Mastodon bones excavated from Wakulla Springs
Scientific interest in the spring began in 1850, when Sarah Smith reported seeing the bones of an ancient mastodon on the bottom. Since that time, scientists have identified the remains of at least nine other extinct mammals that date to the last glacial period, deposited as far as 1,200 feet (360 m) back into a cave.
Today, at a depth of about 190 feet (58 m), the fossilized remains of mastodons are in full view along with other fossils.
The Mastodon skeleton found at Wakulla Springs is on display at:
The Museum of Florida History
World class research has been done at the springs and has included birds, wildlife, trees, invasive plants, prehistoric mastodons, the springs and caves.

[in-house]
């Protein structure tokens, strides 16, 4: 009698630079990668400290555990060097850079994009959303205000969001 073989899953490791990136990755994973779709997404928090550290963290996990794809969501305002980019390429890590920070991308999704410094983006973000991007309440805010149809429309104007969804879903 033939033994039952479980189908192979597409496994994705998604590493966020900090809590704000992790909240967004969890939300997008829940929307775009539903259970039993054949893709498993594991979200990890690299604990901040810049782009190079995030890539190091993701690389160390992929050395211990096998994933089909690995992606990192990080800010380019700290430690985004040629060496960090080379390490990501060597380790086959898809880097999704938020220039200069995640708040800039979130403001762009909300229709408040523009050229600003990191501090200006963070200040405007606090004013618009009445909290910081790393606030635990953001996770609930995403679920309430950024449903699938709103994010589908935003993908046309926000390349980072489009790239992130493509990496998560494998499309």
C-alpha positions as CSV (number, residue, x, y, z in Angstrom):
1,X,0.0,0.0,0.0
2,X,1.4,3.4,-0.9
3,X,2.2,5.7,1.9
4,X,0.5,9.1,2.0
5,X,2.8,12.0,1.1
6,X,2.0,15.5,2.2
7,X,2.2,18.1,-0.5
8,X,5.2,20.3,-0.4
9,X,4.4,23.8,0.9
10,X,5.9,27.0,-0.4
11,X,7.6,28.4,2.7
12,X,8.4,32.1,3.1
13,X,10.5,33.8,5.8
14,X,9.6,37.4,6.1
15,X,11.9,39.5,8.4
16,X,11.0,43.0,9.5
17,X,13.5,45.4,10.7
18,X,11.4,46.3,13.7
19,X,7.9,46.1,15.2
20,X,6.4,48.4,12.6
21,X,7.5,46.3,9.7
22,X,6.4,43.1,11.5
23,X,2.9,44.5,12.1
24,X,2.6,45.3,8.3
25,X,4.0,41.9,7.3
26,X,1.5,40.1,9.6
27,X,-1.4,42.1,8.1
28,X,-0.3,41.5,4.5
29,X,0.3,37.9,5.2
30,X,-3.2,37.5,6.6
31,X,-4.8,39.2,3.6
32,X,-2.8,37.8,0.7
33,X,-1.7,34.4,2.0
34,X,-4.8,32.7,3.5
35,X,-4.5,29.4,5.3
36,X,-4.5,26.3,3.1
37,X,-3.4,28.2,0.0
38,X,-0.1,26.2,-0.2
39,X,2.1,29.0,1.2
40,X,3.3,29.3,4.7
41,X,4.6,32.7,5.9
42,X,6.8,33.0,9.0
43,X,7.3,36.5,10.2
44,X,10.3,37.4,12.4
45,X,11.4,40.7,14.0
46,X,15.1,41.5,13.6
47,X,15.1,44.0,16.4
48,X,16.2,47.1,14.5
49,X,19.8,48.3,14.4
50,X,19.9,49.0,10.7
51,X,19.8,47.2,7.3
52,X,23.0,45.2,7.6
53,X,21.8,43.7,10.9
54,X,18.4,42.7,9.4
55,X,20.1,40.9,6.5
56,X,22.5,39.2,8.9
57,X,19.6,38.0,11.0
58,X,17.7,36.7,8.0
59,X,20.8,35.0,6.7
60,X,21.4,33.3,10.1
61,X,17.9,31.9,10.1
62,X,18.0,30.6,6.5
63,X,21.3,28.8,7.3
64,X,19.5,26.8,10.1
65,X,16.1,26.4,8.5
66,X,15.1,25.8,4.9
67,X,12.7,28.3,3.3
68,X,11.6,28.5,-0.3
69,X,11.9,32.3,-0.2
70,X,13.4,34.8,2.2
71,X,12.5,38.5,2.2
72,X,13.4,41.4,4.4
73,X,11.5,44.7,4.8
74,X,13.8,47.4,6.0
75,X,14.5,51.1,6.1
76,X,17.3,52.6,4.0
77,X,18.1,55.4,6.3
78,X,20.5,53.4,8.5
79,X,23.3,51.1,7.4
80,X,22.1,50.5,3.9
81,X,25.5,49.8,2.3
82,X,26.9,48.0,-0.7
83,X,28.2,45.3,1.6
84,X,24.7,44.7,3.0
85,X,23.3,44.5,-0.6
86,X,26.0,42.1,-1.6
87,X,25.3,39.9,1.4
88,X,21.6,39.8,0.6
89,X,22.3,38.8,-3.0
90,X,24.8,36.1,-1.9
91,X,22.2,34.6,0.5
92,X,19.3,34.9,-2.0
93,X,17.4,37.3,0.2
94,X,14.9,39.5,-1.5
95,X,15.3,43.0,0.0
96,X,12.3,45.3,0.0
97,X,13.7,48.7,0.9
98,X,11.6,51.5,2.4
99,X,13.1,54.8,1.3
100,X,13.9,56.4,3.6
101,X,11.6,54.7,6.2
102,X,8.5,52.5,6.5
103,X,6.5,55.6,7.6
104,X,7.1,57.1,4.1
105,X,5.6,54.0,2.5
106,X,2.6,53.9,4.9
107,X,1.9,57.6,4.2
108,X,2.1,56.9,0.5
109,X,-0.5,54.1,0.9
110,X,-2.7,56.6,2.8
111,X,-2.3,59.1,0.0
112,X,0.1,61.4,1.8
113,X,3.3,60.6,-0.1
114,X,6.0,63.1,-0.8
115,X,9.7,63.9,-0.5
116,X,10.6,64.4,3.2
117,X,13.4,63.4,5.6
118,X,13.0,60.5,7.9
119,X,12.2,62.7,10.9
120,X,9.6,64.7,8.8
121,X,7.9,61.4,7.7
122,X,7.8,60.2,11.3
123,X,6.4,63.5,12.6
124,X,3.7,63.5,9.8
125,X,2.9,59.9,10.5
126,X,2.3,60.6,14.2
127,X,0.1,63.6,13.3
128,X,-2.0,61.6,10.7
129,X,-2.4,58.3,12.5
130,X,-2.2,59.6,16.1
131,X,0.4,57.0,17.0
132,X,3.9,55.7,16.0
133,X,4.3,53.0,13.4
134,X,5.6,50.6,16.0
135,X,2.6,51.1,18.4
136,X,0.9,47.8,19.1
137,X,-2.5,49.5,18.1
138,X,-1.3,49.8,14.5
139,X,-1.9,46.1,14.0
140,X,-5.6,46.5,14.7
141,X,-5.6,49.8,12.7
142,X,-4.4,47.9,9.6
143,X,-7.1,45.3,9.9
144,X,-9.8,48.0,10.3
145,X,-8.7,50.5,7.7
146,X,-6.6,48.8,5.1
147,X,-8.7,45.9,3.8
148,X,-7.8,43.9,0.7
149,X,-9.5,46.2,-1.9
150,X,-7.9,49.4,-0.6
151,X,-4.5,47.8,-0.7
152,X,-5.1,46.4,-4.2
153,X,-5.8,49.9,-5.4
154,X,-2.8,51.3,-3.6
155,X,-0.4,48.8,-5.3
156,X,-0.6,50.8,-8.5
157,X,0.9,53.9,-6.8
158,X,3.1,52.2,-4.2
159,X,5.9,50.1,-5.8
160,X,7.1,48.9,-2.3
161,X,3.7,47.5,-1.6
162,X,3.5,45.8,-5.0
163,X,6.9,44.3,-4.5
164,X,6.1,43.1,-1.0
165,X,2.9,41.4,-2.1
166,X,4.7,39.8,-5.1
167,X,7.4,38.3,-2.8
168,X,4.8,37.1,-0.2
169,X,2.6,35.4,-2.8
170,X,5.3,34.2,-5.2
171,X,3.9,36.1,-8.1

Below are a few links to some of the scientific research and documents.
Upper Wakulla River and Wakulla Springs Basin Management Action Plan (BMAP)
Unraveling the Mysteries of the Maze ï__ Global Underwater Explorers
Sinking Lakes & Sinking Streams in the Wakulla Springshed. September 2016
Wakulla Springs Restoration Plan. August 20140
Wakulla_Baseline Ecosystem Assessment. September 2016
An Ecosystem Level Study of Florida Springs. February 2010
Many archaeological and scientific excavations have been at Wakulla Springs. From the early days of man to the ancient animals that lived here. Wakulla Springs has been and continue to be a place of incredible fascination to the scientific and archaeological community.